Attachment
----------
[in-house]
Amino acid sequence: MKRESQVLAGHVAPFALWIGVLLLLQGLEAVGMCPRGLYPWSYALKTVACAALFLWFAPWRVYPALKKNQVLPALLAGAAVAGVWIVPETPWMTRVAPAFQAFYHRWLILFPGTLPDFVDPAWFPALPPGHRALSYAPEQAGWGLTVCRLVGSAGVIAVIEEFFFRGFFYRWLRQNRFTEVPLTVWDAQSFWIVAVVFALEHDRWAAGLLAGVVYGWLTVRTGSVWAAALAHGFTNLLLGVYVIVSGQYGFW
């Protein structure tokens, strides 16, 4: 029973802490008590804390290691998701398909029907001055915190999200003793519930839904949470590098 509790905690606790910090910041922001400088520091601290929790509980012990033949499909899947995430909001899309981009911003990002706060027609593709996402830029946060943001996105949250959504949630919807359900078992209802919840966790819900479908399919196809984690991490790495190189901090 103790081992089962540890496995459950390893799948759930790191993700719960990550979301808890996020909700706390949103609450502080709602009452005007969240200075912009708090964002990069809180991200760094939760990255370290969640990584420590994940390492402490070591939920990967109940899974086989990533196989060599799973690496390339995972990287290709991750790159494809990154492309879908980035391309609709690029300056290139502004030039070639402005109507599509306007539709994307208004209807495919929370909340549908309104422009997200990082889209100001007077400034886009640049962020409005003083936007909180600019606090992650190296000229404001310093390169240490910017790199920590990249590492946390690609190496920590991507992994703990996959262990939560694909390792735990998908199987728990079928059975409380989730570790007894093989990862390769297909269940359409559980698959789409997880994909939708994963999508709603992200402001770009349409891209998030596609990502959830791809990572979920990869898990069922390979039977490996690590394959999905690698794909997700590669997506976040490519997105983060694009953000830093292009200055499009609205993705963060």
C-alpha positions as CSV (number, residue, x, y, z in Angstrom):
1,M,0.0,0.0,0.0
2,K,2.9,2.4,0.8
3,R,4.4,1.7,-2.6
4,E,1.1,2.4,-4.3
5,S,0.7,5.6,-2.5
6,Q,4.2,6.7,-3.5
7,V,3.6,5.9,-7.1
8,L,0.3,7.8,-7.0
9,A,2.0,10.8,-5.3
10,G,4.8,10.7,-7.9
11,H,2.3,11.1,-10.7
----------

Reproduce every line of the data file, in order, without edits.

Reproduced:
[in-house]
Amino acid sequence: MKRESQVLAGHVAPFALWIGVLLLLQGLEAVGMCPRGLYPWSYALKTVACAALFLWFAPWRVYPALKKNQVLPALLAGAAVAGVWIVPETPWMTRVAPAFQAFYHRWLILFPGTLPDFVDPAWFPALPPGHRALSYAPEQAGWGLTVCRLVGSAGVIAVIEEFFFRGFFYRWLRQNRFTEVPLTVWDAQSFWIVAVVFALEHDRWAAGLLAGVVYGWLTVRTGSVWAAALAHGFTNLLLGVYVIVSGQYGFW
């Protein structure tokens, strides 16, 4: 029973802490008590804390290691998701398909029907001055915190999200003793519930839904949470590098 509790905690606790910090910041922001400088520091601290929790509980012990033949499909899947995430909001899309981009911003990002706060027609593709996402830029946060943001996105949250959504949630919807359900078992209802919840966790819900479908399919196809984690991490790495190189901090 103790081992089962540890496995459950390893799948759930790191993700719960990550979301808890996020909700706390949103609450502080709602009452005007969240200075912009708090964002990069809180991200760094939760990255370290969640990584420590994940390492402490070591939920990967109940899974086989990533196989060599799973690496390339995972990287290709991750790159494809990154492309879908980035391309609709690029300056290139502004030039070639402005109507599509306007539709994307208004209807495919929370909340549908309104422009997200990082889209100001007077400034886009640049962020409005003083936007909180600019606090992650190296000229404001310093390169240490910017790199920590990249590492946390690609190496920590991507992994703990996959262990939560694909390792735990998908199987728990079928059975409380989730570790007894093989990862390769297909269940359409559980698959789409997880994909939708994963999508709603992200402001770009349409891209998030596609990502959830791809990572979920990869898990069922390979039977490996690590394959999905690698794909997700590669997506976040490519997105983060694009953000830093292009200055499009609205993705963060």
C-alpha positions as CSV (number, residue, x, y, z in Angstrom):
1,M,0.0,0.0,0.0
2,K,2.9,2.4,0.8
3,R,4.4,1.7,-2.6
4,E,1.1,2.4,-4.3
5,S,0.7,5.6,-2.5
6,Q,4.2,6.7,-3.5
7,V,3.6,5.9,-7.1
8,L,0.3,7.8,-7.0
9,A,2.0,10.8,-5.3
10,G,4.8,10.7,-7.9
11,H,2.3,11.1,-10.7